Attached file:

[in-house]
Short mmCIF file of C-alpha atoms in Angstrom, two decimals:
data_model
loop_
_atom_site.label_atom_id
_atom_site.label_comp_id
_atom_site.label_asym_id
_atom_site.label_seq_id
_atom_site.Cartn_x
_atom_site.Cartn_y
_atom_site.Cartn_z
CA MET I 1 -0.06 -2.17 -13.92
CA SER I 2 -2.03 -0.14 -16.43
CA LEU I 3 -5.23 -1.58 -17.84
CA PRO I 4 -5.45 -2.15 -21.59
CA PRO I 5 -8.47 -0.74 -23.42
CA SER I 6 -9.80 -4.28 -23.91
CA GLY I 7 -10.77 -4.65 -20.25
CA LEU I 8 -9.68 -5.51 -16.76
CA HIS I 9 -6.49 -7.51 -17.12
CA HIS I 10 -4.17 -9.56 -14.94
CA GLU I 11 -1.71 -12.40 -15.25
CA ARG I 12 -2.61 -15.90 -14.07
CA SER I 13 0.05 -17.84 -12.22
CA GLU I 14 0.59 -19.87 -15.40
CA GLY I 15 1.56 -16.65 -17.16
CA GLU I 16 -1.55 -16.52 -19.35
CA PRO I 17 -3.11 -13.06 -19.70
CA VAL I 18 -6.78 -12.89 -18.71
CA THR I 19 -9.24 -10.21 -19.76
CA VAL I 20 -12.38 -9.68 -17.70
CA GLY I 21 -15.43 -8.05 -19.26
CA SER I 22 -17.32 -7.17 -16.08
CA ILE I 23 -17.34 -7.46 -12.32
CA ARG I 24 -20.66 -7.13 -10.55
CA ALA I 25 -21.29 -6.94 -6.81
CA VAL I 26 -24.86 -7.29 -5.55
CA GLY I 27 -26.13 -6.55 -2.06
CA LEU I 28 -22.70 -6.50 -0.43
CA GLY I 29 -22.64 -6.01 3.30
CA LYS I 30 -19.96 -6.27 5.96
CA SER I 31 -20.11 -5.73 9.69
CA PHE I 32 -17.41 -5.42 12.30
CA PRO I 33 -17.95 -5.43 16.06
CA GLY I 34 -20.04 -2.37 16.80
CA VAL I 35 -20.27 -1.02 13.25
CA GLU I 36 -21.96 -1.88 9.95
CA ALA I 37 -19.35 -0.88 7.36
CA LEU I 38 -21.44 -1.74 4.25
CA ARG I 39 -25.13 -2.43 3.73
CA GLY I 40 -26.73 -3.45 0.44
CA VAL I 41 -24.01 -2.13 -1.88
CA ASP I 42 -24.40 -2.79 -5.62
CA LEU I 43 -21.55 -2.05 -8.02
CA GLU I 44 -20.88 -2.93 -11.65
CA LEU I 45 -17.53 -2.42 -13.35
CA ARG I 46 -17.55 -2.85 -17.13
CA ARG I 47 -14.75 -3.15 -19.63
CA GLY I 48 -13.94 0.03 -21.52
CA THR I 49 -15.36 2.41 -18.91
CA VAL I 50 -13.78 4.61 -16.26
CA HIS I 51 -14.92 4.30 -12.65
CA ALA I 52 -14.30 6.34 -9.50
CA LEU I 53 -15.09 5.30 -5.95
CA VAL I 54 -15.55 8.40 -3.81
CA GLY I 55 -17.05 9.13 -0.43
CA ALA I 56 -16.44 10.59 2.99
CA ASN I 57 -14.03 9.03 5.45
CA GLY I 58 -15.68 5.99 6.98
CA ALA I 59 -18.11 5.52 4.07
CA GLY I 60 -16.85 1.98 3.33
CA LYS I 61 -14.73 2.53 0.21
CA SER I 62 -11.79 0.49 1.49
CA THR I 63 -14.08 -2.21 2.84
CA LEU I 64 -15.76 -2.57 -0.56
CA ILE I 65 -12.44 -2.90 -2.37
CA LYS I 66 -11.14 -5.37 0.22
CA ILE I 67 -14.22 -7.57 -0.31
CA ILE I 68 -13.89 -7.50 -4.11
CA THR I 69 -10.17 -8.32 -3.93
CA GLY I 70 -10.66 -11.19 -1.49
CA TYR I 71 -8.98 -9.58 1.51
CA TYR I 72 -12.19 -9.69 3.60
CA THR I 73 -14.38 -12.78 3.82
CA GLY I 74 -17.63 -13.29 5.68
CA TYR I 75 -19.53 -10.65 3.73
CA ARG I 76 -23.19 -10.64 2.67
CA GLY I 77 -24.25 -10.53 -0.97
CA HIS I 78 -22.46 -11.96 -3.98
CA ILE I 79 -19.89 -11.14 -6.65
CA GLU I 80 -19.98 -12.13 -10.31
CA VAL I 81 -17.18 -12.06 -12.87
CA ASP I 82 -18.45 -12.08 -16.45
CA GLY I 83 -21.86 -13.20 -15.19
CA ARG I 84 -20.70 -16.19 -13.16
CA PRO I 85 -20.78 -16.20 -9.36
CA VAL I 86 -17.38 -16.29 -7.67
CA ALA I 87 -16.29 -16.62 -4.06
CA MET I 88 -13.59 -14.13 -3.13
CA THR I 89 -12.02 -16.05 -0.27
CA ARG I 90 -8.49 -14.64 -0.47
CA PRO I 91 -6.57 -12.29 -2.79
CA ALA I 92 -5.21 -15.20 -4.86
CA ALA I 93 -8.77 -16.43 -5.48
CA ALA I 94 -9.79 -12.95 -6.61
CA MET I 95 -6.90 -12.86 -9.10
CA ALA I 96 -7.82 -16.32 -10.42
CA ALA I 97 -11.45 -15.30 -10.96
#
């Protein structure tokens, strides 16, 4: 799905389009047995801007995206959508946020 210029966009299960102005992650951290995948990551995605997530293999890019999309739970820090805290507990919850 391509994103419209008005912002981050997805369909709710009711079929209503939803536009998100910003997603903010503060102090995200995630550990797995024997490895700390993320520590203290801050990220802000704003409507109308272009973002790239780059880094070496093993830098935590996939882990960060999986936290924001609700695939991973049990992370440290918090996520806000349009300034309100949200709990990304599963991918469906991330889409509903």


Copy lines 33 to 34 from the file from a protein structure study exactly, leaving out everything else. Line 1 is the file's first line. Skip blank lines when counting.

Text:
CA SER I 22 -17.32 -7.17 -16.08
CA ILE I 23 -17.34 -7.46 -12.32